G. C. (George Carter) Stent.

The jade chaplet in twenty-four beads; online

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breathing time, as it were to catch up the thread, and proceed without
any palpable hindrance.

As for the versification, it is simply in rhyme and no more, indeed
it has been found difficult to put it into English verse at all, and still
keep close to the Chinese text. Its novelty and the amount of infor-
mation it contains must be its chief recommendation, for that it is novel
there can be no doubt, as I do not remember ever having met even the
word improvise in any Anglo-Chinese works except my own, much less
a specimen in that style.

This was sent a short time ago as a contribution to the "China
Review."

2 Ballads, or mountain songs. These are generally improvised into
verse from whatever comes uppermost in the singer's mind. Chinese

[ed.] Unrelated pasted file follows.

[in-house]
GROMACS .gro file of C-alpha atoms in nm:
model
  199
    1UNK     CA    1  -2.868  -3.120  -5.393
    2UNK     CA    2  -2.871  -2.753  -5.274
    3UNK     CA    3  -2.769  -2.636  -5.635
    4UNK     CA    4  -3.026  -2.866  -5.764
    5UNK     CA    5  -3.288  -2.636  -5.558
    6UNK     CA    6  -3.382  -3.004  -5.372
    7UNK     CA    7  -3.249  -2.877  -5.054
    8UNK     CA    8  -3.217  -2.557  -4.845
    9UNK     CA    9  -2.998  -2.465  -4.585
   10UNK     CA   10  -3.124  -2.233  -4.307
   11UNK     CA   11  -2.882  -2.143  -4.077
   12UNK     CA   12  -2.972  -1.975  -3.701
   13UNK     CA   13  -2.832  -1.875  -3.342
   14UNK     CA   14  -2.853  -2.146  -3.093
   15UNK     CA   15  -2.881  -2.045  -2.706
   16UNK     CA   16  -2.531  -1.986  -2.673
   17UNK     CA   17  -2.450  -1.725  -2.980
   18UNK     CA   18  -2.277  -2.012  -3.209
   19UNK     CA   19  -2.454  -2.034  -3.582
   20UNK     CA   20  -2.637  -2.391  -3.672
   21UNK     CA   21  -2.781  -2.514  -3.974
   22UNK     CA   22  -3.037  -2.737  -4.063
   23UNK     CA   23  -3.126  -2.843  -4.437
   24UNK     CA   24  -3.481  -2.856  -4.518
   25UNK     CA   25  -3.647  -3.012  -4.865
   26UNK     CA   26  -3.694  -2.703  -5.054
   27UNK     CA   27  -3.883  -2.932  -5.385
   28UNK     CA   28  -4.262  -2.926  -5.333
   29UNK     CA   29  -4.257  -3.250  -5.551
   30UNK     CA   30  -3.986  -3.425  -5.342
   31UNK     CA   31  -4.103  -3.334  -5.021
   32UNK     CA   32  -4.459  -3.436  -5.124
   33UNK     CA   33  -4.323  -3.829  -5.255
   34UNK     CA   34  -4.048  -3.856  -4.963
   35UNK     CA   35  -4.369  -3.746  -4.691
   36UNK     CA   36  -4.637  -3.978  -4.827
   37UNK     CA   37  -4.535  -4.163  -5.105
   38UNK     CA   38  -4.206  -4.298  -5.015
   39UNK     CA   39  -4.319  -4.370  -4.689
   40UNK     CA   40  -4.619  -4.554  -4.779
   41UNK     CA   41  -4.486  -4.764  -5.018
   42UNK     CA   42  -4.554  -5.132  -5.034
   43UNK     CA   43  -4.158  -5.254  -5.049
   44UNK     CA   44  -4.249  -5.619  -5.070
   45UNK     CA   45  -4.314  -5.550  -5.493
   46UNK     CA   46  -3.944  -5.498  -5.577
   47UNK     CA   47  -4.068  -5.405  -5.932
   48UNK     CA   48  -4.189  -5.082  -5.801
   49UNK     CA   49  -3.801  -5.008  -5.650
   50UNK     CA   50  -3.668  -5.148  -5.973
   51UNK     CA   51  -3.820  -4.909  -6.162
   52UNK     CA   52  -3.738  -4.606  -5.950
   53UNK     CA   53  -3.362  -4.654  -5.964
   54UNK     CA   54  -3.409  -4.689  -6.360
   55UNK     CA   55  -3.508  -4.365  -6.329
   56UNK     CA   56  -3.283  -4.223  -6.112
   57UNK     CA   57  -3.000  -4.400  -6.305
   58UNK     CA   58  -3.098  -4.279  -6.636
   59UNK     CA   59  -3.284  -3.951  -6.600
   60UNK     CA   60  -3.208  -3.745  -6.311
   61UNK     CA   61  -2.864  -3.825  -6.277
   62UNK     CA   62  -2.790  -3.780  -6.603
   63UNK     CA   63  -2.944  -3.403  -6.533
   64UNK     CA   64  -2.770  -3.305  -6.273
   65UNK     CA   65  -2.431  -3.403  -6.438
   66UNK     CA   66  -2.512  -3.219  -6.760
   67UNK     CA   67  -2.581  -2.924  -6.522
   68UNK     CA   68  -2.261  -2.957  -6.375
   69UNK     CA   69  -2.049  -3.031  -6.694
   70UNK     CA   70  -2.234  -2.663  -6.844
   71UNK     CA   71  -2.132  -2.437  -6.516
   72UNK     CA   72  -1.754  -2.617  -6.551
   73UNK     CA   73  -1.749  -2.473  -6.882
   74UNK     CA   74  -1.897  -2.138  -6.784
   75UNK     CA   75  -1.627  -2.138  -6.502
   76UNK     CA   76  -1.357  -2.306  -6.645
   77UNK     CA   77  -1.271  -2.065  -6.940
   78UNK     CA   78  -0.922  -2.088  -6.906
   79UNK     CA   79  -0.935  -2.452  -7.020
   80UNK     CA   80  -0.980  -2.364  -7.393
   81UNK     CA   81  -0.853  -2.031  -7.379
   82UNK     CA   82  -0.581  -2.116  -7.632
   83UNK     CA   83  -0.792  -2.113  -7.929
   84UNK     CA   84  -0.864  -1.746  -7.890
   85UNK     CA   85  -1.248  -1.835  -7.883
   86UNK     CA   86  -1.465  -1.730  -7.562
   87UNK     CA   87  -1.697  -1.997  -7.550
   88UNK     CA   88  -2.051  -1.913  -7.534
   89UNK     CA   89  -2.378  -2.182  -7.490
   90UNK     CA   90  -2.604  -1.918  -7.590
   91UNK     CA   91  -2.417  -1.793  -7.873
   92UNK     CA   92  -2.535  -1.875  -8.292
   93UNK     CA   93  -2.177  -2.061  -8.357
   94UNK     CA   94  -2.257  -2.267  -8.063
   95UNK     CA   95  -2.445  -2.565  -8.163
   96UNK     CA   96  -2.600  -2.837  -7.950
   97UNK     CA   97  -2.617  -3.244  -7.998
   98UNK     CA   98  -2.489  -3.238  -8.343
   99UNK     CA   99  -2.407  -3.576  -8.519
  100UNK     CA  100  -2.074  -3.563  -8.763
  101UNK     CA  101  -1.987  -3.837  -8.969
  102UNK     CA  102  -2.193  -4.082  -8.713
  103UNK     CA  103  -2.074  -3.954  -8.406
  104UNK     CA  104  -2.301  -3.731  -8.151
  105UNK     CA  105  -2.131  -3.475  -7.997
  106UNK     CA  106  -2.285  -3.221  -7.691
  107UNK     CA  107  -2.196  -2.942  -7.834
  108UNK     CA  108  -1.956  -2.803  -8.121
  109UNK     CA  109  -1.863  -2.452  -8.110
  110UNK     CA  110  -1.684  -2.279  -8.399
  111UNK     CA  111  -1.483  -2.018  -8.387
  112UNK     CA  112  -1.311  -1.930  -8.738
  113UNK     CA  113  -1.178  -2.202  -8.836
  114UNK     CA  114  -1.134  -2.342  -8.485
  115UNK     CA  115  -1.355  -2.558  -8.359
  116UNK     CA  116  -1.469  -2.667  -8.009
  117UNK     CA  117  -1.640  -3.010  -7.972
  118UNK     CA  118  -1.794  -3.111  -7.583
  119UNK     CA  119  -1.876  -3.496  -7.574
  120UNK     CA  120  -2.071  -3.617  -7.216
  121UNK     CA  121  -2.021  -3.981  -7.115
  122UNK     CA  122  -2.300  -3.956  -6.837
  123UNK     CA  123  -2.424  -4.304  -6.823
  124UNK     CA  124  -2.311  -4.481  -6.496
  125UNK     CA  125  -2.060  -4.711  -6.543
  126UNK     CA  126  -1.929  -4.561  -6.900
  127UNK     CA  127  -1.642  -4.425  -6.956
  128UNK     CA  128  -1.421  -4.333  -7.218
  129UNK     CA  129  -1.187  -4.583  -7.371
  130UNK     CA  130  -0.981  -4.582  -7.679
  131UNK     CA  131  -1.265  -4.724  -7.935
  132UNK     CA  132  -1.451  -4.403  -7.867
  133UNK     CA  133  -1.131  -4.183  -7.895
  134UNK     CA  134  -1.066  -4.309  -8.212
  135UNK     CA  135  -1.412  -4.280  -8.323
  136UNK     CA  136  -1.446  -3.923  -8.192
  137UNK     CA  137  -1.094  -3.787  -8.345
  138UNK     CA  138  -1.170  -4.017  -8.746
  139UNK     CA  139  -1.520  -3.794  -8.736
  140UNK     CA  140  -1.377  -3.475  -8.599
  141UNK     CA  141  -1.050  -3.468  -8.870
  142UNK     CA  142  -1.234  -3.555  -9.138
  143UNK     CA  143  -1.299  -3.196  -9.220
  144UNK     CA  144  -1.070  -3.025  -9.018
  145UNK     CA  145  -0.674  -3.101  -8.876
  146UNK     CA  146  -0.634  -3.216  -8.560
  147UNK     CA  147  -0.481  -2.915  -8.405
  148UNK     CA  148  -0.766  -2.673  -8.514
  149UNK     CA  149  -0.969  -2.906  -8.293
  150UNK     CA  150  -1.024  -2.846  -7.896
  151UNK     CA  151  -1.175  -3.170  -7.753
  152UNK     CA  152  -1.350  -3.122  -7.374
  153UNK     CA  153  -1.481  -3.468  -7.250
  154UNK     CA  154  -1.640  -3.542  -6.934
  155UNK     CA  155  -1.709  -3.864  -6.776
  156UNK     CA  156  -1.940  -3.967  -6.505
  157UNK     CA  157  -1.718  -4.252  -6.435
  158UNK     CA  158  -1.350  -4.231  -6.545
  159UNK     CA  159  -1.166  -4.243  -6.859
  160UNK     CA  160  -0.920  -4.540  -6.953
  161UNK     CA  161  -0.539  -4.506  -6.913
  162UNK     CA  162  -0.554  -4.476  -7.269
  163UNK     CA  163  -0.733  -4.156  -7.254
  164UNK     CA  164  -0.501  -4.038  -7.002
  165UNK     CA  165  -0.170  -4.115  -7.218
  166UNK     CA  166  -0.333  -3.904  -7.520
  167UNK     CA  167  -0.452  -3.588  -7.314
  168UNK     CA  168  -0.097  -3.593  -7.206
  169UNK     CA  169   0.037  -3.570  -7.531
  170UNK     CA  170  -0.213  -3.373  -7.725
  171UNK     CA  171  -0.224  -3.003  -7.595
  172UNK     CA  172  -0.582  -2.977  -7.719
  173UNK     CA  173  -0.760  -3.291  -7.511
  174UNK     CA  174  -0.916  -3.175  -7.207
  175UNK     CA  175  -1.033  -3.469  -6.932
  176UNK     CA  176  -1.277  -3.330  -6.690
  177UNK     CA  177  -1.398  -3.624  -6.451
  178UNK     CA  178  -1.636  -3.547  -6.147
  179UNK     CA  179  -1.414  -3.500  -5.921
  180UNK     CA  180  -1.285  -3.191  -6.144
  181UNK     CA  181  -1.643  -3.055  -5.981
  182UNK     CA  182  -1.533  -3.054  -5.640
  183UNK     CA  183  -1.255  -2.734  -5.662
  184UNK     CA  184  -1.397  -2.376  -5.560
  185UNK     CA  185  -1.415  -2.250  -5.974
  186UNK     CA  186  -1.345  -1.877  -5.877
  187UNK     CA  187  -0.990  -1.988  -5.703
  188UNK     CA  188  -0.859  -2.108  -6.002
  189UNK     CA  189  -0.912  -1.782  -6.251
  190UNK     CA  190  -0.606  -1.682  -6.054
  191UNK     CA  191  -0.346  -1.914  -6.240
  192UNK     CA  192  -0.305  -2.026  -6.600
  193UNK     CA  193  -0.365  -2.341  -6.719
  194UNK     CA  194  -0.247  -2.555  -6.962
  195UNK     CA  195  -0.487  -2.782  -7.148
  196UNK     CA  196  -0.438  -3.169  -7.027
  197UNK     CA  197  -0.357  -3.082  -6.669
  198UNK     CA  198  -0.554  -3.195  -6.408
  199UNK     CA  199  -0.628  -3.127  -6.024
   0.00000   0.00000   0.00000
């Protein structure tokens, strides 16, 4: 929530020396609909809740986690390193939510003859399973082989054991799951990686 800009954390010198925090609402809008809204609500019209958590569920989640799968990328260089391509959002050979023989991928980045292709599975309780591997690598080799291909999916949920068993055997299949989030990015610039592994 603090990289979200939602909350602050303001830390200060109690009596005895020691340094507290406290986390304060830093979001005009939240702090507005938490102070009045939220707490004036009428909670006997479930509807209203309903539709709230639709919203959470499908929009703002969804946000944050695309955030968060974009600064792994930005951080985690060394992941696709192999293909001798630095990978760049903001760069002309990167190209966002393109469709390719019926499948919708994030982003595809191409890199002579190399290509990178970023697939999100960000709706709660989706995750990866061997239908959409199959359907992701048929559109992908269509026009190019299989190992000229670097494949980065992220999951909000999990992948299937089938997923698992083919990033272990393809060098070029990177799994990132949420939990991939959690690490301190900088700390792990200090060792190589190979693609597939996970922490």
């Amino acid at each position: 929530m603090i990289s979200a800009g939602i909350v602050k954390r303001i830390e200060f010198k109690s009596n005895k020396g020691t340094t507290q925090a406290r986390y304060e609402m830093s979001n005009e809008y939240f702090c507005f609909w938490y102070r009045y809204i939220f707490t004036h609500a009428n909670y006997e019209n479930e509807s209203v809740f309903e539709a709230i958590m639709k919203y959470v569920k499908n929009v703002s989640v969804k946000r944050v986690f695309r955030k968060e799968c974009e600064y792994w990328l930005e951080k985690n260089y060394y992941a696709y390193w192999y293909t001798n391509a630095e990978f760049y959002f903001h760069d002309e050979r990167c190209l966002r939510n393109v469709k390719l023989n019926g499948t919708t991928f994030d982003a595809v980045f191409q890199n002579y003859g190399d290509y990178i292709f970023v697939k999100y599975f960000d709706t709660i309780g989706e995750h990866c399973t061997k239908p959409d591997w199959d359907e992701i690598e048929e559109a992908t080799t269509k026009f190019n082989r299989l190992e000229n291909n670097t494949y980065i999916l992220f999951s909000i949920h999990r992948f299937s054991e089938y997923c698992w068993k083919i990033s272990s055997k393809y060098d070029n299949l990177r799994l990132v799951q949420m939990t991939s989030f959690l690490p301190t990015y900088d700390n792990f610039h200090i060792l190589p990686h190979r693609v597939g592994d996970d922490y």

The Azalea. 143

If you ask me to sing, you shall not ask me twice,
Bid me yu-lo * a boat, that I'll do in a trice ;
Invite me to drink, and I'll empty the glass ;
If you want me to wed, just produce the young lass.

A ballad is hard to begin, you 're aware ;
Ripe cherries are nice, but the tree 's hard to rear ; 2
White rice is good food, but the field 's hard to hoe ;
Fresh fish soup is nice, but the net 's hard to throw.

If you '// sing a ballad, I '11 give you a theme,
" The water plays ball with the stones in the stream j "
" The rosy-tailed carp sports about in the wave ; "
" The aspen it quivers and bends like a slave."

Should one subject fail when a ballad you sing,